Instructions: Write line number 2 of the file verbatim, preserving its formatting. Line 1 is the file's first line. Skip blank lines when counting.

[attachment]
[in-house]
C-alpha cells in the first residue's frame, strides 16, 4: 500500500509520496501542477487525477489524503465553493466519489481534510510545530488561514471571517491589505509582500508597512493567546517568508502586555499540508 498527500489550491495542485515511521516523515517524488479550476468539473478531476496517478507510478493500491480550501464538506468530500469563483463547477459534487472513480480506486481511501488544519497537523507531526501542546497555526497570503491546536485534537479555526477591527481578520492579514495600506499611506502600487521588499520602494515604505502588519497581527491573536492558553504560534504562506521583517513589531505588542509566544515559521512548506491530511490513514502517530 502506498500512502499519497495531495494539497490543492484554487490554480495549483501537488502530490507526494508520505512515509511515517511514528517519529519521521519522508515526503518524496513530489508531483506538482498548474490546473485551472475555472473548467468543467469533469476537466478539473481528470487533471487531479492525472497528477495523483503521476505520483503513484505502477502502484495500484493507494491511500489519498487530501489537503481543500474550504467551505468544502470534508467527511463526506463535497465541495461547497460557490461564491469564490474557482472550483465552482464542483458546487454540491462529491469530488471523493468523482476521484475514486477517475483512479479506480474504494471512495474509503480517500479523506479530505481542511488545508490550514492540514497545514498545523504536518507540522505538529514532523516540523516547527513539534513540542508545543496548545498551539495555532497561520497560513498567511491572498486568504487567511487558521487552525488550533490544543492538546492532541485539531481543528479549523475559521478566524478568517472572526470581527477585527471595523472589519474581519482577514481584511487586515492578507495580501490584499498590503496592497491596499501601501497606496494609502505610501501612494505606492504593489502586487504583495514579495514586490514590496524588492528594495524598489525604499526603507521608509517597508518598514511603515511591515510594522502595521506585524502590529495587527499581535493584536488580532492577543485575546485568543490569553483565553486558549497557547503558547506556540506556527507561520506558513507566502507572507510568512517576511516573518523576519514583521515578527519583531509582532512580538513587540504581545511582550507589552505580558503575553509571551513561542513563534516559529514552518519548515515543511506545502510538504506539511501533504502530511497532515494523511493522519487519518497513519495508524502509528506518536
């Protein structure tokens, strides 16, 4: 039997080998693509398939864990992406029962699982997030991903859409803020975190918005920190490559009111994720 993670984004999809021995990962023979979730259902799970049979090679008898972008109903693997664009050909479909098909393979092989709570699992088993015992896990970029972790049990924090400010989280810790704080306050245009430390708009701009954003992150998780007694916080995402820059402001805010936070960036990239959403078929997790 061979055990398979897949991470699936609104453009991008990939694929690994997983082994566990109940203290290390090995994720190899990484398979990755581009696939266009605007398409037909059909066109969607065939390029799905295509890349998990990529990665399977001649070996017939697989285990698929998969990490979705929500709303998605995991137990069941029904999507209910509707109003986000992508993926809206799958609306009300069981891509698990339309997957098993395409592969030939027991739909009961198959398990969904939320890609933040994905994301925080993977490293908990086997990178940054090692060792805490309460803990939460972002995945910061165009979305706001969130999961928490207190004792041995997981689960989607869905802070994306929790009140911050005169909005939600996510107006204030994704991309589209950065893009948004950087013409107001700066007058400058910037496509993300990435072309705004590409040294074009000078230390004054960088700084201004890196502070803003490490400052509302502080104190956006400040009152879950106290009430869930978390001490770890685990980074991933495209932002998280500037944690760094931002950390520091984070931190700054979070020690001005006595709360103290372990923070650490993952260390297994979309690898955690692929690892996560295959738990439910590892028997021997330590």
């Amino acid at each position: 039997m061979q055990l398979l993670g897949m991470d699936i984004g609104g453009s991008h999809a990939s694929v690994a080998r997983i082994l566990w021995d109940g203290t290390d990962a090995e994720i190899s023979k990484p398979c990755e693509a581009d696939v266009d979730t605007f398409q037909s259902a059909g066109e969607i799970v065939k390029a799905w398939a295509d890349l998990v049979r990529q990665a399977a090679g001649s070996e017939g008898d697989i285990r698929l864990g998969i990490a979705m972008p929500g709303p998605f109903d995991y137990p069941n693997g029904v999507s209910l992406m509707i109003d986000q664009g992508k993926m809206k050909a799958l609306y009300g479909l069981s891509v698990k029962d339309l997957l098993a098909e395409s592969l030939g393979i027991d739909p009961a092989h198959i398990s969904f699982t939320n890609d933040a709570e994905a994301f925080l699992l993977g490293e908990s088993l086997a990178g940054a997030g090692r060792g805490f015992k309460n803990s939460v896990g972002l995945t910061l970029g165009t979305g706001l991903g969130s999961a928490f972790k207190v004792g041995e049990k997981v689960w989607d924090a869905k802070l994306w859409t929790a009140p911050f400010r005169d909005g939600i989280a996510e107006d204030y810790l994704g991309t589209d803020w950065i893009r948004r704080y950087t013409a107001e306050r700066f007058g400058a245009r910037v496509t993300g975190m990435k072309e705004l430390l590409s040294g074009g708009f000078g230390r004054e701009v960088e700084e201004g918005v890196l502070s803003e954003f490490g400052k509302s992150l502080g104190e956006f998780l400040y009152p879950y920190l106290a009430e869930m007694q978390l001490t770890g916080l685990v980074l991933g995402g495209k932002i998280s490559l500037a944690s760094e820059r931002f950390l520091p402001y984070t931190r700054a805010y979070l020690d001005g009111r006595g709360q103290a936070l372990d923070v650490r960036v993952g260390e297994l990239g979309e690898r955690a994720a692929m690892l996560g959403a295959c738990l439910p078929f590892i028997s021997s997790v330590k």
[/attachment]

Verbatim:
C-alpha cells in the first residue's frame, strides 16, 4: 500500500509520496501542477487525477489524503465553493466519489481534510510545530488561514471571517491589505509582500508597512493567546517568508502586555499540508 498527500489550491495542485515511521516523515517524488479550476468539473478531476496517478507510478493500491480550501464538506468530500469563483463547477459534487472513480480506486481511501488544519497537523507531526501542546497555526497570503491546536485534537479555526477591527481578520492579514495600506499611506502600487521588499520602494515604505502588519497581527491573536492558553504560534504562506521583517513589531505588542509566544515559521512548506491530511490513514502517530 502506498500512502499519497495531495494539497490543492484554487490554480495549483501537488502530490507526494508520505512515509511515517511514528517519529519521521519522508515526503518524496513530489508531483506538482498548474490546473485551472475555472473548467468543467469533469476537466478539473481528470487533471487531479492525472497528477495523483503521476505520483503513484505502477502502484495500484493507494491511500489519498487530501489537503481543500474550504467551505468544502470534508467527511463526506463535497465541495461547497460557490461564491469564490474557482472550483465552482464542483458546487454540491462529491469530488471523493468523482476521484475514486477517475483512479479506480474504494471512495474509503480517500479523506479530505481542511488545508490550514492540514497545514498545523504536518507540522505538529514532523516540523516547527513539534513540542508545543496548545498551539495555532497561520497560513498567511491572498486568504487567511487558521487552525488550533490544543492538546492532541485539531481543528479549523475559521478566524478568517472572526470581527477585527471595523472589519474581519482577514481584511487586515492578507495580501490584499498590503496592497491596499501601501497606496494609502505610501501612494505606492504593489502586487504583495514579495514586490514590496524588492528594495524598489525604499526603507521608509517597508518598514511603515511591515510594522502595521506585524502590529495587527499581535493584536488580532492577543485575546485568543490569553483565553486558549497557547503558547506556540506556527507561520506558513507566502507572507510568512517576511516573518523576519514583521515578527519583531509582532512580538513587540504581545511582550507589552505580558503575553509571551513561542513563534516559529514552518519548515515543511506545502510538504506539511501533504502530511497532515494523511493522519487519518497513519495508524502509528506518536